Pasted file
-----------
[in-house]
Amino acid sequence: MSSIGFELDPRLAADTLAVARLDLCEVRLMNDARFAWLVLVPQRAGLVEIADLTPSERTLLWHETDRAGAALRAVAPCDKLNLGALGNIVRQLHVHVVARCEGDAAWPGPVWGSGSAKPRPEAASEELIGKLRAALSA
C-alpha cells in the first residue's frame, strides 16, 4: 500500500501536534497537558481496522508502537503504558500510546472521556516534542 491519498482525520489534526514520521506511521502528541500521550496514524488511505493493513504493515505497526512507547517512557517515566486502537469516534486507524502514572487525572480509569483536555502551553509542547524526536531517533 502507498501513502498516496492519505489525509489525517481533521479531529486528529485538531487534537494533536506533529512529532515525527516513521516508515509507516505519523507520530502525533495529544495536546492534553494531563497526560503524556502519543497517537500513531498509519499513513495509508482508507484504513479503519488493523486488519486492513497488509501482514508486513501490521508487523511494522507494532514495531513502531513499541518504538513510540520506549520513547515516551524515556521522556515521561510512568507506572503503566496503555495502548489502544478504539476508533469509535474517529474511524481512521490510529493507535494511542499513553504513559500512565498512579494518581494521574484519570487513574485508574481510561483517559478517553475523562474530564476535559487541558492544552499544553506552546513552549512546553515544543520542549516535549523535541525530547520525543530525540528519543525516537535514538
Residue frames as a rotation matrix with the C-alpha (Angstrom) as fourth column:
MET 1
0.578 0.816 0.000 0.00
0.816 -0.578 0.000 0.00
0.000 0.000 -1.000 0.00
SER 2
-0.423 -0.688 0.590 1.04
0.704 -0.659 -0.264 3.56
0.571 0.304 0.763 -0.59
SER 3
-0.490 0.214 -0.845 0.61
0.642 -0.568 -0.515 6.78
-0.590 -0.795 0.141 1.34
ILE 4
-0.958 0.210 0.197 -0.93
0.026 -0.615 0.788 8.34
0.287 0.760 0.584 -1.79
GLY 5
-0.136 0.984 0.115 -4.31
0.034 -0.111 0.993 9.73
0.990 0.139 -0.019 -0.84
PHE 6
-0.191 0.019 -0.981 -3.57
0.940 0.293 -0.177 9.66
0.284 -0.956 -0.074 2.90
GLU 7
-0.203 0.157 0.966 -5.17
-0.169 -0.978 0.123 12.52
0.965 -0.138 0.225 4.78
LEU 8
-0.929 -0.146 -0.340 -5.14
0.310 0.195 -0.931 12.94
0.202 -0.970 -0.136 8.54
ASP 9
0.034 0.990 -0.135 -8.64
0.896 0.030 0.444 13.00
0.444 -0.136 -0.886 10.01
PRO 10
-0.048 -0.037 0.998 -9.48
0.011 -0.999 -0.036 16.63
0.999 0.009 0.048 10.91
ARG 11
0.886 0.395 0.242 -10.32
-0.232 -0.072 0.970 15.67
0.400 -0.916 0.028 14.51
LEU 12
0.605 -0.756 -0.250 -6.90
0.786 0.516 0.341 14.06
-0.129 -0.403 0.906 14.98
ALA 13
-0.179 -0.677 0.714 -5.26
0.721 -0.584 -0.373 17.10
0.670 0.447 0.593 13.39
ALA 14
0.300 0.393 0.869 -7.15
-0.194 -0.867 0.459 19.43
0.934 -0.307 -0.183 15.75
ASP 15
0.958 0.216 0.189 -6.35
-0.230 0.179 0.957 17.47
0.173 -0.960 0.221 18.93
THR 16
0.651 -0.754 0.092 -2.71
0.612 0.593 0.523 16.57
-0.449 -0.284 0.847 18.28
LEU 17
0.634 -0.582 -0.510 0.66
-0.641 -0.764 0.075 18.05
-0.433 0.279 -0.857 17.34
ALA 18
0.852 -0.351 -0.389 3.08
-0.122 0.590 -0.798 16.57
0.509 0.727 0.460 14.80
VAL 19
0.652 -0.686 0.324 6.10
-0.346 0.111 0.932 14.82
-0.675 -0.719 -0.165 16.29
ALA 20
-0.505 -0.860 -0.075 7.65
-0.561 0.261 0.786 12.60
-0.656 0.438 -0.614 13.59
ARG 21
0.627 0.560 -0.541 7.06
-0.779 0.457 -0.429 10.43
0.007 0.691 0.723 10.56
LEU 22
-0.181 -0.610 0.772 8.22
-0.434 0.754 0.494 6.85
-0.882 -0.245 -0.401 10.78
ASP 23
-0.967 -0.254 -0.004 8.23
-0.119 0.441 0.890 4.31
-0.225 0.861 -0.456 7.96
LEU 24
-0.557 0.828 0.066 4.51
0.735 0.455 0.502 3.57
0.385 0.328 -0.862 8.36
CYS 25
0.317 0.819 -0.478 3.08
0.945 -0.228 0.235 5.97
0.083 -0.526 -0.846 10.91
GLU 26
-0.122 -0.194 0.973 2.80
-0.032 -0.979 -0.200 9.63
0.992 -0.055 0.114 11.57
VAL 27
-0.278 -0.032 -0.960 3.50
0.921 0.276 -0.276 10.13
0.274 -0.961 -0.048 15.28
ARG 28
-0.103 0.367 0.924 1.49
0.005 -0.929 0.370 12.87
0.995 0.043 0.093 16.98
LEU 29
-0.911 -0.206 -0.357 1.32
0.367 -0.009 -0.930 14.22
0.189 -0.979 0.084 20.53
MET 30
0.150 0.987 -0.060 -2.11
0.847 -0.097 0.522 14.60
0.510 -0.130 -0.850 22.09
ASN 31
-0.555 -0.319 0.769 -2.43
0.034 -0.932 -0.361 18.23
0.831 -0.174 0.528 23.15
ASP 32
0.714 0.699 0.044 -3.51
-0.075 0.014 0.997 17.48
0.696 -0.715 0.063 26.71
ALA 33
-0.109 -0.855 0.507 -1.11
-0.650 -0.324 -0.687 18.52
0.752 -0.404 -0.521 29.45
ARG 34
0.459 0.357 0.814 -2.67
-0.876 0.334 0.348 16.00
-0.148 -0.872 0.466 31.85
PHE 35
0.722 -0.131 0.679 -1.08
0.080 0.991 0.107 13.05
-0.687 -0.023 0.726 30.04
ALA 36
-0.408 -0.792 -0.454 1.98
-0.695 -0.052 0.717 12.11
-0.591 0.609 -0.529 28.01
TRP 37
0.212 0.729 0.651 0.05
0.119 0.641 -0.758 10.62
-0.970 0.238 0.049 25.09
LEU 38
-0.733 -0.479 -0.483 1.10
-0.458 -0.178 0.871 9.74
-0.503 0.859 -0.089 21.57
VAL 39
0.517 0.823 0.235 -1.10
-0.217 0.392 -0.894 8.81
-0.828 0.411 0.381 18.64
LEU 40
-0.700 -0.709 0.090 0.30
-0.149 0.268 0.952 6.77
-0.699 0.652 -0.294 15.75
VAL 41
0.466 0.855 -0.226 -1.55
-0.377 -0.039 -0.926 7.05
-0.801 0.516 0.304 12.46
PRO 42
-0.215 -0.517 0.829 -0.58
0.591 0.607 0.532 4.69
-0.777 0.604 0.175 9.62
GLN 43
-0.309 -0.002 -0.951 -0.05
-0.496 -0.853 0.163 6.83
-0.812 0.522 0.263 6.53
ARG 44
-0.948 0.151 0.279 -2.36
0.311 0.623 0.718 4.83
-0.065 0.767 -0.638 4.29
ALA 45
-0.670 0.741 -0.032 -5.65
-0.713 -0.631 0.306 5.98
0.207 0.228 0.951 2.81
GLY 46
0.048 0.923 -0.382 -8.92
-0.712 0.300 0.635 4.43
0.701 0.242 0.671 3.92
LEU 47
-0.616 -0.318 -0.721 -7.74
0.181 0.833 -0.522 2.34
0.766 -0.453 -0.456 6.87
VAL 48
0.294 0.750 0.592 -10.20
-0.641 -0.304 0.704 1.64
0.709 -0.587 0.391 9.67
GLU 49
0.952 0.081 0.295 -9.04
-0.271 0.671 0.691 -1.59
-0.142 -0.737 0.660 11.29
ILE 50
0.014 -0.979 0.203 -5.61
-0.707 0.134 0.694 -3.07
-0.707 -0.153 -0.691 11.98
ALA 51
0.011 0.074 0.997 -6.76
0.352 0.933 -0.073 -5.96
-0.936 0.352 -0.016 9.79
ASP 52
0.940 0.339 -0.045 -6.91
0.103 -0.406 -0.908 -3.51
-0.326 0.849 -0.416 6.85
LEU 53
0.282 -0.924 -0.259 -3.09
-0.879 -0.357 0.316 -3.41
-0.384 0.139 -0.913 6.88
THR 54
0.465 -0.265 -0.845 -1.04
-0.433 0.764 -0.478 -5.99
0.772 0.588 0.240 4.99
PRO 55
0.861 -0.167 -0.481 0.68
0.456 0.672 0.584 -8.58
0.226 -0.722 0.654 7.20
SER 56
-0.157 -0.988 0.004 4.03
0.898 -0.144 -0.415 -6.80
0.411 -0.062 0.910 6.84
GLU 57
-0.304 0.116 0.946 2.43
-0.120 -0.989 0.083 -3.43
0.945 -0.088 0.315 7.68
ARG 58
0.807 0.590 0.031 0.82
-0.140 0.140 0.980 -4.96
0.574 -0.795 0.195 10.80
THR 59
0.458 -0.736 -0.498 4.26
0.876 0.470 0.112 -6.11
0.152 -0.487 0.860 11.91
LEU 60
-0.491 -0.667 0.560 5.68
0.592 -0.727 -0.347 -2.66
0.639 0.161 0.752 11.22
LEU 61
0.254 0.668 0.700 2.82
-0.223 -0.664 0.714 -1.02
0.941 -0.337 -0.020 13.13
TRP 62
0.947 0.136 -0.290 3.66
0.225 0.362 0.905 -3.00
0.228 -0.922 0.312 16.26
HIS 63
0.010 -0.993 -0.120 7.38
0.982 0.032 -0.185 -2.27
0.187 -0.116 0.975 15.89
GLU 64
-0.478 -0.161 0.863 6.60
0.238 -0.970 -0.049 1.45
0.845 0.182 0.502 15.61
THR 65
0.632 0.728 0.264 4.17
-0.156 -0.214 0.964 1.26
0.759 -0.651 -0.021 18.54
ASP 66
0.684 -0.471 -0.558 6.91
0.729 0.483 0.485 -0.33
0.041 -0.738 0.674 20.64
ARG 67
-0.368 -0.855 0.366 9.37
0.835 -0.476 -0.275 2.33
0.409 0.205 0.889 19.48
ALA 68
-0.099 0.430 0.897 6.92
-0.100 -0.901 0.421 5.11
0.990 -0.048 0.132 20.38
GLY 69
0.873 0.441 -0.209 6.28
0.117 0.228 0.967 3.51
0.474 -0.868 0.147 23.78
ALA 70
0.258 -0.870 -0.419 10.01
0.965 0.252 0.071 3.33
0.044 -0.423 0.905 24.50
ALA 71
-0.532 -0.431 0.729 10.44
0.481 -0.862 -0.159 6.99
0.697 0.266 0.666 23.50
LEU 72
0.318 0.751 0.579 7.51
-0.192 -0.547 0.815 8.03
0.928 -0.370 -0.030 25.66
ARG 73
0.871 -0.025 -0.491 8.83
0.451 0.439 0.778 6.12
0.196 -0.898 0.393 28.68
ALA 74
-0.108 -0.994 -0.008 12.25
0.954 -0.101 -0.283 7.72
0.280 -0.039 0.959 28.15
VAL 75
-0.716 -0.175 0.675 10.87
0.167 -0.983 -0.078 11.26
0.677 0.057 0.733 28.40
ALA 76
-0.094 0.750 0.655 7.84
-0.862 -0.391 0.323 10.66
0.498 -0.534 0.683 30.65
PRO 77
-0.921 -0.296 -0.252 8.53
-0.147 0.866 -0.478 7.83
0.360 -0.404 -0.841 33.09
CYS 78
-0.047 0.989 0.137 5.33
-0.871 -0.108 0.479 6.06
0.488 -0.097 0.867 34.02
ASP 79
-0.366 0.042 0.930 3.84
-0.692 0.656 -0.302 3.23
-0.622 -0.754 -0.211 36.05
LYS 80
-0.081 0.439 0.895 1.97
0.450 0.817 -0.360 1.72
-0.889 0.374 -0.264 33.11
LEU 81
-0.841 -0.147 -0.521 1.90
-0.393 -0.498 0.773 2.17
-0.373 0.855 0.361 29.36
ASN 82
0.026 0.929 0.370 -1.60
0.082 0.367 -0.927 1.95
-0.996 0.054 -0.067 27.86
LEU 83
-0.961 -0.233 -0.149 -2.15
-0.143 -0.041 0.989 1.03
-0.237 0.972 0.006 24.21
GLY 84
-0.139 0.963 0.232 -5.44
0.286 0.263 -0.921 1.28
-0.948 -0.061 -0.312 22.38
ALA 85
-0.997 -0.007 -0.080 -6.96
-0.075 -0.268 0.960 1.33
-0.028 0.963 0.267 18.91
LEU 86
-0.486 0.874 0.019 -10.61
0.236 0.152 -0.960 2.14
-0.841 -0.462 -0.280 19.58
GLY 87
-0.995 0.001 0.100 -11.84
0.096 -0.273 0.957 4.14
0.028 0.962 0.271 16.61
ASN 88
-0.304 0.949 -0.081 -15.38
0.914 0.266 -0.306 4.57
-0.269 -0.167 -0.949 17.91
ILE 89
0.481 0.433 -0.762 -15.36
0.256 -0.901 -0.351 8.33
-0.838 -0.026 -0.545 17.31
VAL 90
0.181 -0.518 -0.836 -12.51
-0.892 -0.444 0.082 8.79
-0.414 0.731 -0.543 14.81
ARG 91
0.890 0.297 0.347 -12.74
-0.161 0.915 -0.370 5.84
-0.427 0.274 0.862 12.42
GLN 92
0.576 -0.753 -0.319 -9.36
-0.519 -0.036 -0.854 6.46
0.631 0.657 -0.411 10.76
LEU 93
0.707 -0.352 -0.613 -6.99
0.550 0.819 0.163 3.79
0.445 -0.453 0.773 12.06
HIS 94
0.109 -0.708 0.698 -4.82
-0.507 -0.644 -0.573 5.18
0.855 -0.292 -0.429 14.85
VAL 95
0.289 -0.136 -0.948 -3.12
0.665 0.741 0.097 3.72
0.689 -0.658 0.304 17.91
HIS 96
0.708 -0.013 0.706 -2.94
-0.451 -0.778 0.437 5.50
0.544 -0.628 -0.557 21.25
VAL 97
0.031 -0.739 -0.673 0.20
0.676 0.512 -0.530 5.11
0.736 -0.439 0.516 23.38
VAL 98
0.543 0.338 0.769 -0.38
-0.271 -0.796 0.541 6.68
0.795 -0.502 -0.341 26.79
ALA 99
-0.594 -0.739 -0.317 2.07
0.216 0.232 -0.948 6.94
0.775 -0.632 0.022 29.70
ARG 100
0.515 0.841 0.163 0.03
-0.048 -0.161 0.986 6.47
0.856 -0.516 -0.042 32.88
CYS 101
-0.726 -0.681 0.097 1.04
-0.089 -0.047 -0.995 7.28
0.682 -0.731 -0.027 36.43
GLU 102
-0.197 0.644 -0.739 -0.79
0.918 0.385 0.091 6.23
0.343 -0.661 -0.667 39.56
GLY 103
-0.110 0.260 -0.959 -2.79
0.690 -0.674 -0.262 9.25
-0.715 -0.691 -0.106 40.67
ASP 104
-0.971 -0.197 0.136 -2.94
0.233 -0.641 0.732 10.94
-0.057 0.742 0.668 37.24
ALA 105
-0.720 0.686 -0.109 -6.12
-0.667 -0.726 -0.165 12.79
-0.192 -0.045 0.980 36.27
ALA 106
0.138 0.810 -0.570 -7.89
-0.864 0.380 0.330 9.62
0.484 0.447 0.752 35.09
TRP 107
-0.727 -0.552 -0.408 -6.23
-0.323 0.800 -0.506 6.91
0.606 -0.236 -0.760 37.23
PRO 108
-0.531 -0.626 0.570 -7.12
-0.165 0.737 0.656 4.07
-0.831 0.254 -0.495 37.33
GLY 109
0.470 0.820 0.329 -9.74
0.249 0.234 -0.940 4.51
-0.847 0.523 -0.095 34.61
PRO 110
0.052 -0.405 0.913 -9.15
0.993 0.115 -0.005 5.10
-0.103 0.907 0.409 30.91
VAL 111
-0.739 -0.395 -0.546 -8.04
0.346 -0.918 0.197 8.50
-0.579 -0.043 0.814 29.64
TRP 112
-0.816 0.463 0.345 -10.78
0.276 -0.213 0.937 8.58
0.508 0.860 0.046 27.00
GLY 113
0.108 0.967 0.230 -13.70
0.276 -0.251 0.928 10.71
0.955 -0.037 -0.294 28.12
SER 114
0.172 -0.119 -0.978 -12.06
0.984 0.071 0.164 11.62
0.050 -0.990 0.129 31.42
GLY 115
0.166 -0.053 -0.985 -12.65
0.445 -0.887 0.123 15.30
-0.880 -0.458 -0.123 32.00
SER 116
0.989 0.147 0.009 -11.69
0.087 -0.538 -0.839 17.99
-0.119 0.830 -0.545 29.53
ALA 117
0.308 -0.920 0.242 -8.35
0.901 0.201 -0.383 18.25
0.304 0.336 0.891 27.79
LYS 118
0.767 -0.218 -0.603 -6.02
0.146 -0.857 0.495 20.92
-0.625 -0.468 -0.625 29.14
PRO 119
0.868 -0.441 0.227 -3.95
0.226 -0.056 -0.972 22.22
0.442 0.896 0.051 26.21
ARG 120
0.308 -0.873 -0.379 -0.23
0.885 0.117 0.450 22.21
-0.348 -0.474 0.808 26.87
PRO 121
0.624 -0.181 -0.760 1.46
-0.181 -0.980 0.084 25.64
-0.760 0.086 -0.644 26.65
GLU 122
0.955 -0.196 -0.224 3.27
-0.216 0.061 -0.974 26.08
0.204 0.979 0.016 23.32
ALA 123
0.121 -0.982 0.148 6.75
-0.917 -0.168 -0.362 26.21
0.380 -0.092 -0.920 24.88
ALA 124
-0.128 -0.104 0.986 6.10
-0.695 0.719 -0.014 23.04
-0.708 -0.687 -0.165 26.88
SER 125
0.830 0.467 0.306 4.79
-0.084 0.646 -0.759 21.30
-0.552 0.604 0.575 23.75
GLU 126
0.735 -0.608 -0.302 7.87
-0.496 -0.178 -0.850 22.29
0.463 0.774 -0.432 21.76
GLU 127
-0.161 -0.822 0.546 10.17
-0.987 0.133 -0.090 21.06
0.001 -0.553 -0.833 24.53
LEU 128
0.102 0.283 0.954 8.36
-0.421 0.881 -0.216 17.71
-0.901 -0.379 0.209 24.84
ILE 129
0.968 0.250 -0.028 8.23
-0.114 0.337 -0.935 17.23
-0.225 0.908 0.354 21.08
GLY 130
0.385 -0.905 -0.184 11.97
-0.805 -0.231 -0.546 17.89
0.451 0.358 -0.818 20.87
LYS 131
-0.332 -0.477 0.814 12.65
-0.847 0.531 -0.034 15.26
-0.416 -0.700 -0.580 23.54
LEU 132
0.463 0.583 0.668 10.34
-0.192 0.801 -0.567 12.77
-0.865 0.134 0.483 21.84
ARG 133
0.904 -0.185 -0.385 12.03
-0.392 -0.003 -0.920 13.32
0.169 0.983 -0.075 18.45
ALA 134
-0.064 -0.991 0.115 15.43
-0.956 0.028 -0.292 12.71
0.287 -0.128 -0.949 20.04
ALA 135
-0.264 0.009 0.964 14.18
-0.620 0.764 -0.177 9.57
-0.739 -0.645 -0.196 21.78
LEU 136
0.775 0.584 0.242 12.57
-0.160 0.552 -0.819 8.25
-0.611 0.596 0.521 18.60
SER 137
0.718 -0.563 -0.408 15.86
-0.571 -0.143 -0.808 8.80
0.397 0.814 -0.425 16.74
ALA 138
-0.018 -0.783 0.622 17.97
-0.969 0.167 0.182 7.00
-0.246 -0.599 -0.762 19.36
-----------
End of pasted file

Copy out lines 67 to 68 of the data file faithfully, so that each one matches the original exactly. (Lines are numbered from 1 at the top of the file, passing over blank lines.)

0.612 0.593 0.523 16.57
-0.449 -0.284 0.847 18.28